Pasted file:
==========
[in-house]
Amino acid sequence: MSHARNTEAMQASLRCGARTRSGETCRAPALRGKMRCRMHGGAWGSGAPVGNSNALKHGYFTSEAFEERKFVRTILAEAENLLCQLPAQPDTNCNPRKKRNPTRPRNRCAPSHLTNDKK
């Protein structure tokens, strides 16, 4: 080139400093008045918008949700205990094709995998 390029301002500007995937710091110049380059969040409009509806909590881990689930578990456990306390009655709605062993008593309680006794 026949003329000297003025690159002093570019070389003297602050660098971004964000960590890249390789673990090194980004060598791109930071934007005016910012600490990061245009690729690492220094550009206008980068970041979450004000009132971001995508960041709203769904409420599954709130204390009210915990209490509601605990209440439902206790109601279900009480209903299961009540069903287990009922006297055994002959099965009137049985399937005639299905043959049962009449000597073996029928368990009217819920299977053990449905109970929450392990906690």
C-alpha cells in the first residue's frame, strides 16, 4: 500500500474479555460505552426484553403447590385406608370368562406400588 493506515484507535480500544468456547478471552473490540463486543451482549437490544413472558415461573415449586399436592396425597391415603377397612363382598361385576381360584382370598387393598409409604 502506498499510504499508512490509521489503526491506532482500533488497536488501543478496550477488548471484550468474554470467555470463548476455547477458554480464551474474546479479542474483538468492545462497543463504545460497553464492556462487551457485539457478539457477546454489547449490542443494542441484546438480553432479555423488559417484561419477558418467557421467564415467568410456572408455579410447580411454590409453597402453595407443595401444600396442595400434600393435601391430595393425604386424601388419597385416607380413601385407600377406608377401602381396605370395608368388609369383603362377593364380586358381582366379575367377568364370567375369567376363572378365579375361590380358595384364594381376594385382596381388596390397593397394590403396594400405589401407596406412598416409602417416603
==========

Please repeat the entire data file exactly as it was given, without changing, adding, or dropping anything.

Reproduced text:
[in-house]
Amino acid sequence: MSHARNTEAMQASLRCGARTRSGETCRAPALRGKMRCRMHGGAWGSGAPVGNSNALKHGYFTSEAFEERKFVRTILAEAENLLCQLPAQPDTNCNPRKKRNPTRPRNRCAPSHLTNDKK
């Protein structure tokens, strides 16, 4: 080139400093008045918008949700205990094709995998 390029301002500007995937710091110049380059969040409009509806909590881990689930578990456990306390009655709605062993008593309680006794 026949003329000297003025690159002093570019070389003297602050660098971004964000960590890249390789673990090194980004060598791109930071934007005016910012600490990061245009690729690492220094550009206008980068970041979450004000009132971001995508960041709203769904409420599954709130204390009210915990209490509601605990209440439902206790109601279900009480209903299961009540069903287990009922006297055994002959099965009137049985399937005639299905043959049962009449000597073996029928368990009217819920299977053990449905109970929450392990906690």
C-alpha cells in the first residue's frame, strides 16, 4: 500500500474479555460505552426484553403447590385406608370368562406400588 493506515484507535480500544468456547478471552473490540463486543451482549437490544413472558415461573415449586399436592396425597391415603377397612363382598361385576381360584382370598387393598409409604 502506498499510504499508512490509521489503526491506532482500533488497536488501543478496550477488548471484550468474554470467555470463548476455547477458554480464551474474546479479542474483538468492545462497543463504545460497553464492556462487551457485539457478539457477546454489547449490542443494542441484546438480553432479555423488559417484561419477558418467557421467564415467568410456572408455579410447580411454590409453597402453595407443595401444600396442595400434600393435601391430595393425604386424601388419597385416607380413601385407600377406608377401602381396605370395608368388609369383603362377593364380586358381582366379575367377568364370567375369567376363572378365579375361590380358595384364594381376594385382596381388596390397593397394590403396594400405589401407596406412598416409602417416603